ACERA is a well-diversified public pension plan with a multi-billion dollar investment portfolio. Rather than making investments directly (which would require a massive in-house staff), like all pension funds, ACERA hires investment managers who are experts in particular types of asset classes to make the investments for us.
ACERA’s prospective investment managers are selected and thoroughly vetted by our investments consultant, Verus, according to ACERA’s investment strategy and investment policy. From there, the Investment Committee of ACERA’s Board of Retirement reviews and recommends prospective managers to the full Board, who makes the final selection. ACERA only invests directly with its investment managers and does not work with placement agents or brokers in accordance with our Placement Agent Disclosure Policy.
Currently, ACERA’s is fully invested in its target allocations to traditional asset classes with our current managers, so is not seeking managers for these asset classes. However, many of these managers are subject to ACERA’s periodic review process, which requires the managers to review not only their investment performance, but also their strategy, philosophy, and outlook on the markets, and present to the Investment Committee. Managers that do well are retained. Managers that don’t do so well are put on a watch list where they’re put on notice, and can ultimately be terminated by the Board, all in accordance with ACERA’s pre-established Investment Policy.
ACERA’s investment consultant, Verus, is reviewing private equity and alternatives managers, and prospective managers are encouraged to contact Verus. Additionally, ACERA does have a process to meet with prospective investment product/service vendors which we call Investment Products and Services Introductions.
ACERA is a well-diversified public pension plan with a multi-billion dollar investment portfolio. ACERA’s current target allocation includes the following asset classes: domestic equity, international equity, fixed income, real estate, real return pool, as well private equity and alternatives.
ACERA’s Emerging Managers Investment Policy, adopted on January 17, 2013, stipulates that ACERA invest up to 1% of the portfolio in Emerging Managers, which we define as managers that are managing under $2 billion in equities (only) when they start. If they get to $3 billion or over, they must be graduated and replaced by a smaller manager. Emerging managers typically have new strategies or are early in their development cycle. Emerging managers may be minority- or woman-owned, but are not per se.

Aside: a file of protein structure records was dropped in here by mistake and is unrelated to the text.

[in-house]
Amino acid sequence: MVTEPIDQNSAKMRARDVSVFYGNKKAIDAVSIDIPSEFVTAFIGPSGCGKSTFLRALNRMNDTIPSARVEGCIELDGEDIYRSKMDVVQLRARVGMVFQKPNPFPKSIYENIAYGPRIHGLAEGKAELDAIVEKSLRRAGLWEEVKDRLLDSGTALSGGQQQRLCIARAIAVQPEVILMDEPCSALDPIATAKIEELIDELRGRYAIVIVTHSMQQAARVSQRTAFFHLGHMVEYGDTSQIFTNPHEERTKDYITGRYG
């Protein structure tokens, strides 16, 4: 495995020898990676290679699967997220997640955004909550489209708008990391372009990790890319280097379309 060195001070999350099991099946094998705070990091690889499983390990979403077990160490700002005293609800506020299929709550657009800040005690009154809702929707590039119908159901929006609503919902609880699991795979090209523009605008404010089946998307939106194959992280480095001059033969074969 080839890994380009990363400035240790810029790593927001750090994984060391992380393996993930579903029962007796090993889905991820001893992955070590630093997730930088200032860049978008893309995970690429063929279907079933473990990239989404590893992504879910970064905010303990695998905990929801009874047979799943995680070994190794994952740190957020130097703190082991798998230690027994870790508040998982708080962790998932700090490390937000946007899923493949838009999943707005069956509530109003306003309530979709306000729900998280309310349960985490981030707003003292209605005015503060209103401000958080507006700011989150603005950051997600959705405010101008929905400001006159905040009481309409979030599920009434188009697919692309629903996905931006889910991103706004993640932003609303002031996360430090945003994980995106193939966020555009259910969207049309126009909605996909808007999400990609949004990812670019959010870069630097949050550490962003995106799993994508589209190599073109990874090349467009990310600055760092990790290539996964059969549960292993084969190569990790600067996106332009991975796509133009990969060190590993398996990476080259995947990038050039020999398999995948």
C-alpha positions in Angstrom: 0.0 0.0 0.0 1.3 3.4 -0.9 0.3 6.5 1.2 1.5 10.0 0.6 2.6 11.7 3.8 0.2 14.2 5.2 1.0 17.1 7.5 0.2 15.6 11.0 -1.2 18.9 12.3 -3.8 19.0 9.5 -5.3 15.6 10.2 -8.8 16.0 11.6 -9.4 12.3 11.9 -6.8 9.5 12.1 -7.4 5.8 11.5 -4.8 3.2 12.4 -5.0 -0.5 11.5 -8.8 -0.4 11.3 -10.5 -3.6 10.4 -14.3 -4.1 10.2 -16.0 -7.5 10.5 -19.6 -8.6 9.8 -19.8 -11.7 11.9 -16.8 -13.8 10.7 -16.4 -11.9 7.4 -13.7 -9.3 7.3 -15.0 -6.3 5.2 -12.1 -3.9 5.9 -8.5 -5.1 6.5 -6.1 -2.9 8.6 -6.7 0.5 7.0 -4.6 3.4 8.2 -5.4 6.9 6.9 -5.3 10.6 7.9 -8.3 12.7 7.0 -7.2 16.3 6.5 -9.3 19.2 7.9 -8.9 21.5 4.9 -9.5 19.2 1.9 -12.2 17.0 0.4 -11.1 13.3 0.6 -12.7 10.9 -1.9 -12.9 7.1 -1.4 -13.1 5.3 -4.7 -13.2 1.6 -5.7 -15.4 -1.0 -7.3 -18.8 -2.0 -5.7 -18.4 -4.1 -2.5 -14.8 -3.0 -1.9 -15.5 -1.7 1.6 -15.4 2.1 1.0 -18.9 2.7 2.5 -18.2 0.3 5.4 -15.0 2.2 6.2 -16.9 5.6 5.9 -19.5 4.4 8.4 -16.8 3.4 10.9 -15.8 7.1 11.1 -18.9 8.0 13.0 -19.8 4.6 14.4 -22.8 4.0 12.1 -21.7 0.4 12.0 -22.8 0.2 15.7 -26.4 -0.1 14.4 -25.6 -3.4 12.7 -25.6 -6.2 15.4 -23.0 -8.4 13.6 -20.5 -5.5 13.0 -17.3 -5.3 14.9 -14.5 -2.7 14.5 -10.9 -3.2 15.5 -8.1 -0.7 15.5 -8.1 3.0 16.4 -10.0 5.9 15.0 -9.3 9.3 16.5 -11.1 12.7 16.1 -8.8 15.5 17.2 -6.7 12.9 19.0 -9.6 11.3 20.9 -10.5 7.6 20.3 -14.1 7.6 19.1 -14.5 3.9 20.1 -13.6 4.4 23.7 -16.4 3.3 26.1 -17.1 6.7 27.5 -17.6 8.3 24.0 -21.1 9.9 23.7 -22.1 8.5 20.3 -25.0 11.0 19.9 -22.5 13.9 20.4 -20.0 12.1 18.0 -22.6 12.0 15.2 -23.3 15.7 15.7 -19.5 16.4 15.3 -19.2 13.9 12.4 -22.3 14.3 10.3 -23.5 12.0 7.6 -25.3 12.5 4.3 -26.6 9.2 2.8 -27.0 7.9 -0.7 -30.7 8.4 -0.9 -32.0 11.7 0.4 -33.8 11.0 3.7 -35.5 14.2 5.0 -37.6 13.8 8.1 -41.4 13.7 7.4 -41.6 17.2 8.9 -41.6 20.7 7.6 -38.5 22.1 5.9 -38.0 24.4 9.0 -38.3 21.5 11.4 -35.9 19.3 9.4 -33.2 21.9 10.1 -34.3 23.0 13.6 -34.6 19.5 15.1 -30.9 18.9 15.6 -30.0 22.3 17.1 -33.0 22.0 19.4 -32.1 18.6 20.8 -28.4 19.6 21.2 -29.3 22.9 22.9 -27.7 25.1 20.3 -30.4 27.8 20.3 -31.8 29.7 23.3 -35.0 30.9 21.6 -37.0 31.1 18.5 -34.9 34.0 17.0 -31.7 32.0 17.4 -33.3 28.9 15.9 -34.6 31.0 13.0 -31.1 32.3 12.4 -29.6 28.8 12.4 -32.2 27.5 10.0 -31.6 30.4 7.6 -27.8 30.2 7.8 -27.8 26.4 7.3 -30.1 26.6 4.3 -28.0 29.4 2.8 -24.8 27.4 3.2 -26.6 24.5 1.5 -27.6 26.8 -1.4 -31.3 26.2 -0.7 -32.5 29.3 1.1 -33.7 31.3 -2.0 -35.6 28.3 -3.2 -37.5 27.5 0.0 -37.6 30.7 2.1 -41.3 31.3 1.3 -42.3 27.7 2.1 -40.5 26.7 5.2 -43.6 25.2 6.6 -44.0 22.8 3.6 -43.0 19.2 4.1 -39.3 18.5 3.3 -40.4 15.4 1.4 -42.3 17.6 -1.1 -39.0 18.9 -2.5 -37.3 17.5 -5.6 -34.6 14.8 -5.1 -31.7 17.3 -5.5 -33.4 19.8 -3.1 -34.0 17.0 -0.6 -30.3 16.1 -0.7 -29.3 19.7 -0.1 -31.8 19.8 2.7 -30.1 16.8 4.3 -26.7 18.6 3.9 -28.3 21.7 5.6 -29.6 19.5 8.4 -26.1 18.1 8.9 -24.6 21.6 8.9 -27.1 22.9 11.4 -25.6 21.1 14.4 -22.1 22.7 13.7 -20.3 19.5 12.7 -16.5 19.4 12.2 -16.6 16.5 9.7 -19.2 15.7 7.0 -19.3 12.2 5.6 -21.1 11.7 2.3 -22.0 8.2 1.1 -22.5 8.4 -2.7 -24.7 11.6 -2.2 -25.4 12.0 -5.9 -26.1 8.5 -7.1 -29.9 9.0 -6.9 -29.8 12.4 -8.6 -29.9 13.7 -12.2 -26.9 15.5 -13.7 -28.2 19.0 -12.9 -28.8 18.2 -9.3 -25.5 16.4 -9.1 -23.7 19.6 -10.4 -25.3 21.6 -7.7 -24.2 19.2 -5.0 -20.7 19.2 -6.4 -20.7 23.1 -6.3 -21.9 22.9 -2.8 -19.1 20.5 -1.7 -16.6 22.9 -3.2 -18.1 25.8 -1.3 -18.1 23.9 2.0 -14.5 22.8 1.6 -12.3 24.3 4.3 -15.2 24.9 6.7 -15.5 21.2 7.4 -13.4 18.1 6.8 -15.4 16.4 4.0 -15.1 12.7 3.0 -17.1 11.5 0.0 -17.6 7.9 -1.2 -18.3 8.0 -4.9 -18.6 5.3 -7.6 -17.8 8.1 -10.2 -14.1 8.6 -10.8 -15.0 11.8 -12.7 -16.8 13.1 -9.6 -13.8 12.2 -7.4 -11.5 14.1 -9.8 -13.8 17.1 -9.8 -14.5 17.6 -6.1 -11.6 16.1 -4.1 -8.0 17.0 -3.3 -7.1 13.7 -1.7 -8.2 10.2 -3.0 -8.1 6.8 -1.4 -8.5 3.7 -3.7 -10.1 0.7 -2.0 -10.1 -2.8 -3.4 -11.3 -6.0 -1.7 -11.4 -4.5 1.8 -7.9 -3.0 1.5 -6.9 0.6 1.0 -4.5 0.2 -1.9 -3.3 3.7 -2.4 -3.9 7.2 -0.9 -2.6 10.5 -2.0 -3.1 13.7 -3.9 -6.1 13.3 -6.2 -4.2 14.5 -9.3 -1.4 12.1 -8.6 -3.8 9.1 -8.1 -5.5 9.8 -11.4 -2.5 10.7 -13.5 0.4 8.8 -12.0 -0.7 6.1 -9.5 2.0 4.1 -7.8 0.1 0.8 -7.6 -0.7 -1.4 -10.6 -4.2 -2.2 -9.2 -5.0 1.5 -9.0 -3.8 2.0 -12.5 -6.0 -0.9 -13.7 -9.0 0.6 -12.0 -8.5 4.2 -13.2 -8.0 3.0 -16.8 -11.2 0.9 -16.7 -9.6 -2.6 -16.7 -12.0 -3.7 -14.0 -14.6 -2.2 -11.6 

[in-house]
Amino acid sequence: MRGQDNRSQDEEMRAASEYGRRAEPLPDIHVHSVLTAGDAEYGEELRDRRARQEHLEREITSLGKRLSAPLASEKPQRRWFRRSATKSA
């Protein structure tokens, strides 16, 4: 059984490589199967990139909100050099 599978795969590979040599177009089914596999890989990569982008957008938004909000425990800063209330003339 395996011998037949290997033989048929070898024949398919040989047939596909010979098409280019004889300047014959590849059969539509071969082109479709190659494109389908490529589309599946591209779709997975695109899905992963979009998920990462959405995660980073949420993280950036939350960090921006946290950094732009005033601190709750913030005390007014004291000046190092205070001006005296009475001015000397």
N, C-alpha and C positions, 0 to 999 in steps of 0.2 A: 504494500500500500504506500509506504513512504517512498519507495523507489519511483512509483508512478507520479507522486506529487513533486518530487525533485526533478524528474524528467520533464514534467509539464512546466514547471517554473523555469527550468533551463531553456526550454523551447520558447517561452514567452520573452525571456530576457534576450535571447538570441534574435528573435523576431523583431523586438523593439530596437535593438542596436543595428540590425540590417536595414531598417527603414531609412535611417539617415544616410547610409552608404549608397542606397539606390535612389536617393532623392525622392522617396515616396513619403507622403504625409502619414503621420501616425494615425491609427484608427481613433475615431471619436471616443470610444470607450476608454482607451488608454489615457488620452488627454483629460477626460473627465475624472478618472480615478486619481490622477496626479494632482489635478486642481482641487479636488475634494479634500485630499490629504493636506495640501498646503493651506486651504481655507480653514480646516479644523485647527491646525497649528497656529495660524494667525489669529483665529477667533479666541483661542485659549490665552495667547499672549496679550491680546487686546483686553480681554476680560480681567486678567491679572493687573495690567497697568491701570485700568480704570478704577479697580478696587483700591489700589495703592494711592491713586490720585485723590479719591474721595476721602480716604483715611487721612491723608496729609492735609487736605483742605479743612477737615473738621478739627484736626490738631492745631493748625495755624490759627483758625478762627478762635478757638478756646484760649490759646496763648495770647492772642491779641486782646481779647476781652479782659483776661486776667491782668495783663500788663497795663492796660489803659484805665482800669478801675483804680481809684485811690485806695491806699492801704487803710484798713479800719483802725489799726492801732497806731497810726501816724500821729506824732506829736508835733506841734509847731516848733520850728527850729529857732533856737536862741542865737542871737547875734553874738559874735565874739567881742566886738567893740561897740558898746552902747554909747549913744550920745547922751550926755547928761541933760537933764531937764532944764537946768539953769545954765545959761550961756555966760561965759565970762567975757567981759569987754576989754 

Bivium Capital Partners, LLC currently manages ACERA’s emerging manager fund of funds, so prospective emerging managers are encouraged to contact Bivium.
Per the Public Records Act (California Gov. Code 6250 et seq.), ACERA will make available to the public the submitted IPSI Form and all correspondence and documentation submitted during the IPSI process. Except as otherwise required by law, ACERA will not disclose trade secrets or proprietary financial information submitted in an IPSI Form. Any such trade secrets or proprietary financial information, which Investment Vendor believes should be exempted from disclosure, shall be specifically identified and marked as such by Investment Vendor. Blanket-type identific ation by designating whole pages or sections shall not be permitted and shall be invalid. The specific information must be clearly identified as such.
Upon a request for records regarding a submitted IPSI Form, ACERA will notify the Investment Vendor involved of a specific time for when the records will be made available for inspection. If Investment Vendor, in a timely manner, identifies any “proprietary, trade secret, or confidential commercial or financial” information which Investment Vendor determines is not subject to public disclosure, Investment Vendor will be required fully to intervene, justify such exemption, and secure appropriate injunctive orders in all fora exempting such records from disclosure. ACERA reserves the right to independently determine whether any document is subject to disclosure and to make such information available to the extent required by applicable law, without any restriction.